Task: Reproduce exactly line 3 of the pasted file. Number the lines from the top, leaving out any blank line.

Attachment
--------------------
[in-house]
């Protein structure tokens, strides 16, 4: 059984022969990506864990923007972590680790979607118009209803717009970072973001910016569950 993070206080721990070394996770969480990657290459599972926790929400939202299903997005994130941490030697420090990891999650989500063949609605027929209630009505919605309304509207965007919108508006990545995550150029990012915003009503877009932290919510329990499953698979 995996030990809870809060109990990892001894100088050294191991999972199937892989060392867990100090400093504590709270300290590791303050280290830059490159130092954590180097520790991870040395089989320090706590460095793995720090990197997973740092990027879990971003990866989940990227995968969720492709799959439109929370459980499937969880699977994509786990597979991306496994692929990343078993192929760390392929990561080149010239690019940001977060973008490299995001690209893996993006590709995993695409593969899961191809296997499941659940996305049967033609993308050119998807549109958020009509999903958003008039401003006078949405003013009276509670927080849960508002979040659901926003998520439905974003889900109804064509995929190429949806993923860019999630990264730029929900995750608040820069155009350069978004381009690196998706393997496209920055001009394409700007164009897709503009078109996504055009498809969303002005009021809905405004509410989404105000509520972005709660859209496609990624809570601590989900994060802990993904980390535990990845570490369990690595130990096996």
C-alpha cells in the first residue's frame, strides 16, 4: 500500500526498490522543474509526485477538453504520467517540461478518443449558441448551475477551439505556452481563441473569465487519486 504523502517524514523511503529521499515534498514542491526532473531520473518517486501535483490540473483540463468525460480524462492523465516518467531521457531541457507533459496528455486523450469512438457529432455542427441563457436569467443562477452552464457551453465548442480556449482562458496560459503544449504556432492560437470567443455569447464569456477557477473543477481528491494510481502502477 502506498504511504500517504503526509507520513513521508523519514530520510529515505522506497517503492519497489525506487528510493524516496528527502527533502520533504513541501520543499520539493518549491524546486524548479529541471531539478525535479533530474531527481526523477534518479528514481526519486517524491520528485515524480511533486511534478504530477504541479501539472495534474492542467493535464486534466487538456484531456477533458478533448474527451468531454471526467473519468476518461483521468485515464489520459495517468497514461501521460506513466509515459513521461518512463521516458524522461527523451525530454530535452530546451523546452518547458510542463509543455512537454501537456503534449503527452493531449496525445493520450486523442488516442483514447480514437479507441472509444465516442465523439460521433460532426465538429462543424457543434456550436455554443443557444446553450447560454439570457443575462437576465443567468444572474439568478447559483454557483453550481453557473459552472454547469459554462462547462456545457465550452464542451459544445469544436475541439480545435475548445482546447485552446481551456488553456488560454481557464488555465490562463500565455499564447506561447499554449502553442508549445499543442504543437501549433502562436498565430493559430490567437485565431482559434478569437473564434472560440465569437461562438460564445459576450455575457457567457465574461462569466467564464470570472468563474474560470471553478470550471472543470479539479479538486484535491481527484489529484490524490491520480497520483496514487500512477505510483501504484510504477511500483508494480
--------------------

C-alpha cells in the first residue's frame, strides 16, 4: 500500500526498490522543474509526485477538453504520467517540461478518443449558441448551475477551439505556452481563441473569465487519486 504523502517524514523511503529521499515534498514542491526532473531520473518517486501535483490540473483540463468525460480524462492523465516518467531521457531541457507533459496528455486523450469512438457529432455542427441563457436569467443562477452552464457551453465548442480556449482562458496560459503544449504556432492560437470567443455569447464569456477557477473543477481528491494510481502502477 502506498504511504500517504503526509507520513513521508523519514530520510529515505522506497517503492519497489525506487528510493524516496528527502527533502520533504513541501520543499520539493518549491524546486524548479529541471531539478525535479533530474531527481526523477534518479528514481526519486517524491520528485515524480511533486511534478504530477504541479501539472495534474492542467493535464486534466487538456484531456477533458478533448474527451468531454471526467473519468476518461483521468485515464489520459495517468497514461501521460506513466509515459513521461518512463521516458524522461527523451525530454530535452530546451523546452518547458510542463509543455512537454501537456503534449503527452493531449496525445493520450486523442488516442483514447480514437479507441472509444465516442465523439460521433460532426465538429462543424457543434456550436455554443443557444446553450447560454439570457443575462437576465443567468444572474439568478447559483454557483453550481453557473459552472454547469459554462462547462456545457465550452464542451459544445469544436475541439480545435475548445482546447485552446481551456488553456488560454481557464488555465490562463500565455499564447506561447499554449502553442508549445499543442504543437501549433502562436498565430493559430490567437485565431482559434478569437473564434472560440465569437461562438460564445459576450455575457457567457465574461462569466467564464470570472468563474474560470471553478470550471472543470479539479479538486484535491481527484489529484490524490491520480497520483496514487500512477505510483501504484510504477511500483508494480